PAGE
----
The days are growing longer here in southeast Alaska. The long winter, which brings rain, fog, snow, and little sunlight, has receded and blended into spring. The sun stays up until after 10 p.m.
Herring season came and went quickly this year, lasting only a few days. Halibut season approaches. King salmon fetch up to $3.50 a pound.
Life here revolves around fishing. Local fishermen are upset these days, saying the federal government overregulates their industry, and they've begun to lobby state legislators in Juneau. Across the jagged mountains, by bush plane, is a fish hatchery. The biologists there, quiet people who enjoy the solitude, are replenishing the salmon stocks in southeast Alaska.
Sitka's 8,500 residents nestle on an island in the southeastern portion of Alaska that juts down toward the lower 48 states. The region is called the panhandle, and consists mainly of a series of islands that roughly runs parallel to the western border of British Columbia.
Katlian Street, narrow and windy, lies at the heart of the fishing community here. Katlian Street's hub is the Pioneer Bar - a favorite stop lined with old pictures of Alaska fishing boats. It's the place to learn about fishing legends, some more truthful than others, and to find out where to get work in the fishing fleet.
Times are uncertain here. Oil revenues, which have made Alaska a billionaire several times over, are expected to decline by 1988, possibly sooner. Suddenly cuts, both in municipal government and the school district, are being discussed. Even the Alaska Permanent Fund, which sent a $1,000 check to every Alaskan last year, will trim its dividends this year.
Causing further worry is the possibility that one of the town's largest employers, the pulp mill, could close within a year. The elimination of 200 jobs would send shock waves through the local economy.
Still, the town is full of entrepreneurs, people building their dream houses in subdivisions carved out of forests once traveled by the Tlingit (pronounced Klingkit) Indians.
On the cultural front, poet William Stafford spent five days here recently, teaching, reading, and talking. Novelist Ishmael Reed taught a creative writing class here last summer, found the place to his liking, and hopes to return this summer. Alaska Native writers came to Sitka earlier this spring, mainly to exchange ideas and find new outlets for their writing - Indian and Eskimo legends, for instance.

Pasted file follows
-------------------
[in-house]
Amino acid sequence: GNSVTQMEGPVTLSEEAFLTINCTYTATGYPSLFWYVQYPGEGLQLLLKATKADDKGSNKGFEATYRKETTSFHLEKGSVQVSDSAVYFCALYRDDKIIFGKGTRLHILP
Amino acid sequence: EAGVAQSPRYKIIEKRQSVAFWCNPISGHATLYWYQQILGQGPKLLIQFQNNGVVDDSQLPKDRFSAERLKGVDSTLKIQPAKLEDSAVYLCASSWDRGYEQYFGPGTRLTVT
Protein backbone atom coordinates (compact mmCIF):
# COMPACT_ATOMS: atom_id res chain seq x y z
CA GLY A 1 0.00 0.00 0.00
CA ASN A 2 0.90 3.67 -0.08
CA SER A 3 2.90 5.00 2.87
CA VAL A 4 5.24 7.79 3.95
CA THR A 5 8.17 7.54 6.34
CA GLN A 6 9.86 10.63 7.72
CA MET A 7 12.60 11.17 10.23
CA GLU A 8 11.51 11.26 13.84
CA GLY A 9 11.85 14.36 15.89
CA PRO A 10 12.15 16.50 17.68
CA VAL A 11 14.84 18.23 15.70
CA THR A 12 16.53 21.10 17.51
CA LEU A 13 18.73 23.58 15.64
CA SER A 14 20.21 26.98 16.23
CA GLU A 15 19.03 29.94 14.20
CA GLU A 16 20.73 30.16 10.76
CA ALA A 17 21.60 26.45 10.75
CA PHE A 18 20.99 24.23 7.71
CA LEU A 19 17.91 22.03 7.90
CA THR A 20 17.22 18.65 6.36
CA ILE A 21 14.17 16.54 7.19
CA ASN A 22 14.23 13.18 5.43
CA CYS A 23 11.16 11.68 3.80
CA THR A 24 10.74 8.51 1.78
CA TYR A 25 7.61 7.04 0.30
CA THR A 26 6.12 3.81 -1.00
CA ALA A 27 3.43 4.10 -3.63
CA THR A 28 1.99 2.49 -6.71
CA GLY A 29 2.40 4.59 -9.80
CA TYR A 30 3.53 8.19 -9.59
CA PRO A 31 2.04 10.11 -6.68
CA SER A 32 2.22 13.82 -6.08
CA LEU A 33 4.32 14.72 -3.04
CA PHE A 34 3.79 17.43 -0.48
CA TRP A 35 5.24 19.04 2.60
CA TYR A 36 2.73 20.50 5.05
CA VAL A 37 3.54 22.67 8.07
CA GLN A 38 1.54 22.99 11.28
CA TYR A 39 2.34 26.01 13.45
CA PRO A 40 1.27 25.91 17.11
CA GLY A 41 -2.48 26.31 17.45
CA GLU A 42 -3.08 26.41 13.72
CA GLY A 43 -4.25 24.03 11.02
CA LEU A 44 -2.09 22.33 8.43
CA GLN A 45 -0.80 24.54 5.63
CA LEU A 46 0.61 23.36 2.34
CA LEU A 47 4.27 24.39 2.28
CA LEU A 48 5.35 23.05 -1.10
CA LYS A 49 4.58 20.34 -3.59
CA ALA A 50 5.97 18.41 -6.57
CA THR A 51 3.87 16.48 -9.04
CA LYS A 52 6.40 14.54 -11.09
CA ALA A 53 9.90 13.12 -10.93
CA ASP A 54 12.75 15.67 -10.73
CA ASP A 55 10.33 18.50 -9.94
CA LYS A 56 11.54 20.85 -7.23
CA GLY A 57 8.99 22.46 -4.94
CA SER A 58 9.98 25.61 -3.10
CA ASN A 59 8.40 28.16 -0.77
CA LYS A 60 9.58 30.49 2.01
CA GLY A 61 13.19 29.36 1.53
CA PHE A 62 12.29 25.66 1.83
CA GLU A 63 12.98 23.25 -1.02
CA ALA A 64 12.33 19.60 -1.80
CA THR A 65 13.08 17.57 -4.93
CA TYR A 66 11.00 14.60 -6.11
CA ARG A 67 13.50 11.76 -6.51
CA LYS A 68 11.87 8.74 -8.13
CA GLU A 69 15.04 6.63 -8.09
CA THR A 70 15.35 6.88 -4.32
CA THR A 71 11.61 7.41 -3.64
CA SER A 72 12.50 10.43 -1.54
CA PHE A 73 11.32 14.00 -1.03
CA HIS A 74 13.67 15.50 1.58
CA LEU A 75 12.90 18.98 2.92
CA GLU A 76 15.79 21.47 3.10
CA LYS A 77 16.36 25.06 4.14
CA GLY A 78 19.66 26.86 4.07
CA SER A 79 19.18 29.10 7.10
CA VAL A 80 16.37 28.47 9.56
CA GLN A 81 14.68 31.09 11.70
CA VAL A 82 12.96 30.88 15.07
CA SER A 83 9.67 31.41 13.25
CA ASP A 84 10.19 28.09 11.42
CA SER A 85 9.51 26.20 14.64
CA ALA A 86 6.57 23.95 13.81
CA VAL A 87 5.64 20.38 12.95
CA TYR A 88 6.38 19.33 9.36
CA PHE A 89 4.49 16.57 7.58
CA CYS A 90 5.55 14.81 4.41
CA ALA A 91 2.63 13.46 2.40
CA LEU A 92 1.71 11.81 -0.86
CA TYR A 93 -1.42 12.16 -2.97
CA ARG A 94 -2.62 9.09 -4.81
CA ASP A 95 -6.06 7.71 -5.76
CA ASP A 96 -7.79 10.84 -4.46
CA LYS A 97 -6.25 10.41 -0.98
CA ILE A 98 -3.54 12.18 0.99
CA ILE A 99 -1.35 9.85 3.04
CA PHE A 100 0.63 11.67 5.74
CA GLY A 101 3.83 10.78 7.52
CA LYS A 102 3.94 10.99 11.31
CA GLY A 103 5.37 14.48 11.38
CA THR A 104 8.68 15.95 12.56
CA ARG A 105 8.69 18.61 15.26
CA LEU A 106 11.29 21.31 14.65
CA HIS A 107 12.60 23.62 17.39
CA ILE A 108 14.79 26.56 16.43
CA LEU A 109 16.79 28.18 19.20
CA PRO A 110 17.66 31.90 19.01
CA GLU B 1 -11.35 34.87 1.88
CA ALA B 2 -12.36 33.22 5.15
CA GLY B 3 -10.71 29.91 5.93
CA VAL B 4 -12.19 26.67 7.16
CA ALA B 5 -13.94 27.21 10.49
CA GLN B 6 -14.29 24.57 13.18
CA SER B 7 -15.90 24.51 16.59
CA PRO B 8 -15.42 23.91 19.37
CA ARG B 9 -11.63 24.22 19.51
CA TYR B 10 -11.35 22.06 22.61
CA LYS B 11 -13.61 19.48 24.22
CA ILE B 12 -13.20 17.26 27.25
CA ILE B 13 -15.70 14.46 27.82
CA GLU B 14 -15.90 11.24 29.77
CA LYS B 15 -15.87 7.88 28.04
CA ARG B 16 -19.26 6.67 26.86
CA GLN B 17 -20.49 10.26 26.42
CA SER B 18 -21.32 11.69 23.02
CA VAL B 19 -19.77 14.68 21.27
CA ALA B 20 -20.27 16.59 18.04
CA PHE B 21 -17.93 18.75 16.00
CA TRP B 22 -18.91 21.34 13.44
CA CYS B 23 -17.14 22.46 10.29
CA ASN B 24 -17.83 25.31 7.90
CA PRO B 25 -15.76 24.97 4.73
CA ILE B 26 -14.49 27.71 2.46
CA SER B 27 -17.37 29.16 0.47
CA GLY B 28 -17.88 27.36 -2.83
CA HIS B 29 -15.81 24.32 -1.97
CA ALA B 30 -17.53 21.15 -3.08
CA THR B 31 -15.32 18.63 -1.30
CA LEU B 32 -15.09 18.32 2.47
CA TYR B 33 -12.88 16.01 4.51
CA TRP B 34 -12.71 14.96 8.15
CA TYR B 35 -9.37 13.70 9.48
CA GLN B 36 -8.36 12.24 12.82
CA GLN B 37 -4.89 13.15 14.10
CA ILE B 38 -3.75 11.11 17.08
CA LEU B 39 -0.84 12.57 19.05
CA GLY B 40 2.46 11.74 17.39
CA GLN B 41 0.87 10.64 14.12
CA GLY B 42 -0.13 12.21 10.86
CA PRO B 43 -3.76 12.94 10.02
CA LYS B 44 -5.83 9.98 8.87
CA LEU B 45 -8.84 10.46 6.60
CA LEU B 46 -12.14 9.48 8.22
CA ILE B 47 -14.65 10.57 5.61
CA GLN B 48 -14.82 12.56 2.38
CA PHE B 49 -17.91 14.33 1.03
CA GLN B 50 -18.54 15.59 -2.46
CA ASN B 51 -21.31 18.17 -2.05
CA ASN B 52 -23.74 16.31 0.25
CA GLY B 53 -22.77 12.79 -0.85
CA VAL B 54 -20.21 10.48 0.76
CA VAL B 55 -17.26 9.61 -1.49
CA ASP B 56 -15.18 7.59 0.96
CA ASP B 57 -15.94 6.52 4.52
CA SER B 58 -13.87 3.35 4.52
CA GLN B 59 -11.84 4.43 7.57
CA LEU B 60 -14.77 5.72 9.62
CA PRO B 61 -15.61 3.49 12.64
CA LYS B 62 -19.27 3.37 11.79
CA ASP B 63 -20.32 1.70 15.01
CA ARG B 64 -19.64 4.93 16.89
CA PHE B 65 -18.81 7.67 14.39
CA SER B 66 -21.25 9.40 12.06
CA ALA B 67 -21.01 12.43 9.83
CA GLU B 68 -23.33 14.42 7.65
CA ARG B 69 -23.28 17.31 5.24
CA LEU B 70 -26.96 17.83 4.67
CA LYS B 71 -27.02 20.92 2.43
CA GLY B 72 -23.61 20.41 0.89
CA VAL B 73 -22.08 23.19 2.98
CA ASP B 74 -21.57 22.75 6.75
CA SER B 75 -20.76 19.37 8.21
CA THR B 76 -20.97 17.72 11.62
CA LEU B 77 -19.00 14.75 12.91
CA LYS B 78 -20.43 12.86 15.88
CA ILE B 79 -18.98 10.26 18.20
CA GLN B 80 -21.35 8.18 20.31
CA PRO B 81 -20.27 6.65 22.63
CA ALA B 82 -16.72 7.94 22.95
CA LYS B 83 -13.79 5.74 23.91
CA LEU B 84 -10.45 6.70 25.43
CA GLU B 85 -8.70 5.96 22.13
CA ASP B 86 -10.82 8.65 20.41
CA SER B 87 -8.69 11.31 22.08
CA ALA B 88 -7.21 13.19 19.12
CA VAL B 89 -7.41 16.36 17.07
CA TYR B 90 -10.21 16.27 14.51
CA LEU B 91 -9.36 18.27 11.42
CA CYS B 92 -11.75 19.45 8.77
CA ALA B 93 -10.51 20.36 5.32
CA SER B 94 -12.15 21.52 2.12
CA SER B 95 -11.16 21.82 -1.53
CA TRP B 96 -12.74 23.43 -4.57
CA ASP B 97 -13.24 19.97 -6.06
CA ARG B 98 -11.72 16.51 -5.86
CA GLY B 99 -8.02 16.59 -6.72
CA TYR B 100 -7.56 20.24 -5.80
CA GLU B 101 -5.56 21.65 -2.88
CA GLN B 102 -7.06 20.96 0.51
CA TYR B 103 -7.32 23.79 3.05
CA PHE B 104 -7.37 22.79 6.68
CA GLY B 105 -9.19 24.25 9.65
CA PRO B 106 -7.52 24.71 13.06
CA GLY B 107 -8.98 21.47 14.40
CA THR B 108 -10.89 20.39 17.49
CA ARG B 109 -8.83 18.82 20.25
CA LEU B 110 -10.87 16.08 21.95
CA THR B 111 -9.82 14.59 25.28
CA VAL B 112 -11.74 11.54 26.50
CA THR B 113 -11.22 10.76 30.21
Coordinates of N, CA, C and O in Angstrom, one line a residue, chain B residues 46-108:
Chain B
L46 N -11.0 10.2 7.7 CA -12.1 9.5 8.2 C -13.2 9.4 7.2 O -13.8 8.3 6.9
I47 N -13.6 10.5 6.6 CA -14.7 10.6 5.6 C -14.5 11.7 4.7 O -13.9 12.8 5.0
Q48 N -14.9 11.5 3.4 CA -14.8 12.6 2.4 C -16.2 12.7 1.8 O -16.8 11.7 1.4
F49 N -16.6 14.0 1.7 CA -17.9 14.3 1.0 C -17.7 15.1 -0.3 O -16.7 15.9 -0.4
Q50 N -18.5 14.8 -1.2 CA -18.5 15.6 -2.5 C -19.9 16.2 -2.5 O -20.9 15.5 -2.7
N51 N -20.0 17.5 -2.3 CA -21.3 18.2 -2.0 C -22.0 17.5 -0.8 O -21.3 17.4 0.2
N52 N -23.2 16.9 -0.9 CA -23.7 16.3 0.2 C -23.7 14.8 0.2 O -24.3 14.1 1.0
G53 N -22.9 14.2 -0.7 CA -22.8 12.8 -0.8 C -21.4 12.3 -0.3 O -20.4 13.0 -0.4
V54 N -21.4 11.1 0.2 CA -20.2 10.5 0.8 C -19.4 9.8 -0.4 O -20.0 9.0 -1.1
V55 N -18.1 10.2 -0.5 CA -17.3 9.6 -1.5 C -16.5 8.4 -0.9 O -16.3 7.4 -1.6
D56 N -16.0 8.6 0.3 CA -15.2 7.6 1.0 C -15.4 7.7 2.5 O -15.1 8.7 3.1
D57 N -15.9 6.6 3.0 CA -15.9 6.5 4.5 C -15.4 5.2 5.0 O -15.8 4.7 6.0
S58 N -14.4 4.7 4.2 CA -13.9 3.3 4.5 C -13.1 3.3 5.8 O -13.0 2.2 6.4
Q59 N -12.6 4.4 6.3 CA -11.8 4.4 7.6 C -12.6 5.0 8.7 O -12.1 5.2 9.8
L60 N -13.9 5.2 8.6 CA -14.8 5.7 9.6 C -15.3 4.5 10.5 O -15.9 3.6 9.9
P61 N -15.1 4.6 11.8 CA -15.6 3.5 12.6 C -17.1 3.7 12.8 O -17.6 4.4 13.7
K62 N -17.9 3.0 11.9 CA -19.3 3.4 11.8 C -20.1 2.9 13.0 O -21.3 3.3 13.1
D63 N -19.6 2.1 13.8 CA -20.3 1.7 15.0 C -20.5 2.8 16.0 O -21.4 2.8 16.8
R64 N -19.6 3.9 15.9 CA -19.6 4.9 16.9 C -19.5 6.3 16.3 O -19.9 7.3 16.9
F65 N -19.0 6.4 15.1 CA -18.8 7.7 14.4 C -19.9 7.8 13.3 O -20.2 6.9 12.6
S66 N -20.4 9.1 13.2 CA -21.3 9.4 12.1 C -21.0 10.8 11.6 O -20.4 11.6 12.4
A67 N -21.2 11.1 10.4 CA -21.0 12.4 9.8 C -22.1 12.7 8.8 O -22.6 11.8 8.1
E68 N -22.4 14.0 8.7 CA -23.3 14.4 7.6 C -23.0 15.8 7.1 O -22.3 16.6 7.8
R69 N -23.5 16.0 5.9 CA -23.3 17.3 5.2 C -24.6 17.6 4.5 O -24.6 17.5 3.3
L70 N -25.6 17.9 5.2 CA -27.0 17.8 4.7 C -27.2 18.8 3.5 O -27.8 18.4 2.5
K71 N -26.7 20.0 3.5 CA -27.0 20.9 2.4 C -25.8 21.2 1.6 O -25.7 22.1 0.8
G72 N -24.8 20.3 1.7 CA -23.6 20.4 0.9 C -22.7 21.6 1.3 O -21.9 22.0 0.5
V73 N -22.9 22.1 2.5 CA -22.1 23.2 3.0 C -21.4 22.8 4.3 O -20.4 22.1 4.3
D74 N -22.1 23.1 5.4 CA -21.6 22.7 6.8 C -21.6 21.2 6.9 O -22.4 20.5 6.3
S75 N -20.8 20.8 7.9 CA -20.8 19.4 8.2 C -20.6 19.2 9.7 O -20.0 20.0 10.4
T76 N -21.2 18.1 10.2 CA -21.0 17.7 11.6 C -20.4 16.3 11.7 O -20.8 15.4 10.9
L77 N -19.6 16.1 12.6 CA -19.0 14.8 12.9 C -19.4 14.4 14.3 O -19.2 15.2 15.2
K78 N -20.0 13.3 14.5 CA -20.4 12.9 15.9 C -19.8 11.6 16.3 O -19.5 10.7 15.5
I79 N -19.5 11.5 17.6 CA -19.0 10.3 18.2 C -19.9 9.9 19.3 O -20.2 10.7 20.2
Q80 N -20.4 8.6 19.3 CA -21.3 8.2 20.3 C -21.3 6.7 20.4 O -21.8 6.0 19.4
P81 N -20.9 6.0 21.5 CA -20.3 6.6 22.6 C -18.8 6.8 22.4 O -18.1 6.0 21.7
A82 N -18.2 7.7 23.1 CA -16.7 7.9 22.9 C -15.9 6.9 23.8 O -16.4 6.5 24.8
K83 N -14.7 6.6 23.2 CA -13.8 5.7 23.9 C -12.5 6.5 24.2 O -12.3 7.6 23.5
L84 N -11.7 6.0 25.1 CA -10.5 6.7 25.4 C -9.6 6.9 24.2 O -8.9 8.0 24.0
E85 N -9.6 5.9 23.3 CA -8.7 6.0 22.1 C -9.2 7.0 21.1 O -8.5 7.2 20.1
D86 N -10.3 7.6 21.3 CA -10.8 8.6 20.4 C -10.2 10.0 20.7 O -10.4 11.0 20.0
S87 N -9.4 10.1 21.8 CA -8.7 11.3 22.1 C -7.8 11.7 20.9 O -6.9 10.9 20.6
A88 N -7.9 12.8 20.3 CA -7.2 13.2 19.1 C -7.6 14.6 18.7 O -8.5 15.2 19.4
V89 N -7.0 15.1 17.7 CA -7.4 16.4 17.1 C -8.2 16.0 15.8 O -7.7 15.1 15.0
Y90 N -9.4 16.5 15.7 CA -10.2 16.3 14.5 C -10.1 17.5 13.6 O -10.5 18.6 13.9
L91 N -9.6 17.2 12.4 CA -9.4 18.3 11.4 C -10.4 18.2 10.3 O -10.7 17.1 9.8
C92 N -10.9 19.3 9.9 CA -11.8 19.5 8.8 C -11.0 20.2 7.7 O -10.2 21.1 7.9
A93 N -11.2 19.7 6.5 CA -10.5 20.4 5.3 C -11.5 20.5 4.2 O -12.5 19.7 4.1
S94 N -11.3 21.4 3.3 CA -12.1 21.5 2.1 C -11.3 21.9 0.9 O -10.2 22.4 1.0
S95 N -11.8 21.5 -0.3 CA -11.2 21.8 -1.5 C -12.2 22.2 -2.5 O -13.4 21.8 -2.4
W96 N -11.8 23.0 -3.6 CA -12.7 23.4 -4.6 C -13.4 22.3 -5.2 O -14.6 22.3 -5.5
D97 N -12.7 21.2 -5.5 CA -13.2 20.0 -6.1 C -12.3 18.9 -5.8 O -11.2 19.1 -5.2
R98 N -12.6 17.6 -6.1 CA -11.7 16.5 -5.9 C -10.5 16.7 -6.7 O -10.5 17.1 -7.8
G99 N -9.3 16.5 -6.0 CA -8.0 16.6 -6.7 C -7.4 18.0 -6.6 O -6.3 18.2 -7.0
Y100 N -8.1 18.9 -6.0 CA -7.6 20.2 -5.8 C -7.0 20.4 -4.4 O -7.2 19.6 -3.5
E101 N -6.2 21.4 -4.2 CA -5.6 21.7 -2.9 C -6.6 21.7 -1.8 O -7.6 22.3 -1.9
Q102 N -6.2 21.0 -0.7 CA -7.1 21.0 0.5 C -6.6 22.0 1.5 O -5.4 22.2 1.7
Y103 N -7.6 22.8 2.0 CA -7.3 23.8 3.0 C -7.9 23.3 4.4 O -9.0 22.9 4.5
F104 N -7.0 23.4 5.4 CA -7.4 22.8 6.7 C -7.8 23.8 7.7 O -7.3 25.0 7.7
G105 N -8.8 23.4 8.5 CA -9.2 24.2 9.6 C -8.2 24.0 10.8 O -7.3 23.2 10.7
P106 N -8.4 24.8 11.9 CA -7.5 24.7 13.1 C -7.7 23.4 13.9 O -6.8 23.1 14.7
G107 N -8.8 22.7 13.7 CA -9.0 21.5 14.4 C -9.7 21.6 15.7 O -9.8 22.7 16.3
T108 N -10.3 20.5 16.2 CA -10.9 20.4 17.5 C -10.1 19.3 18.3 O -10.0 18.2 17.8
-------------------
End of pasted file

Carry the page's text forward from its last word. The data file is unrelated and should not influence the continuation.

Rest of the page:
Sitka's public radio station, KCAW, competes against cable television and the town's AM station. Two of KCAW's most popular shows are ''Country Morning,'' featuring country music, and ''Sentimental Journey,'' devoted to swing.
The town's most popular radio program, however, is ''The Problem Corner,'' which is broadcast daily on the AM station. The call-in program allows residents to speak their minds on almost anything, from selling a car to criticizing the city council's latest ordinance, to finding a baby sitter.
Small-town life is small-town life, whether in this corner of Alaska, the deep South, or New England. People stop and talk here. The pace is slower. There is gossip, but no more, perhaps, than in a Manhattan apartment building.
The isolation takes its toll. Sitka is on an island, accessible only by boat or plane, surrounded on two sides by mountains. Sometimes the rain and mist roll in from the Pacific, shrouding the mountains for several days, and you feel as though you're at the end of the earth.
But when the sun shines on the mountaintops until late in the evening and when the fishermen head out to sea, this quiet, remote corner of the continent seems quite adequate.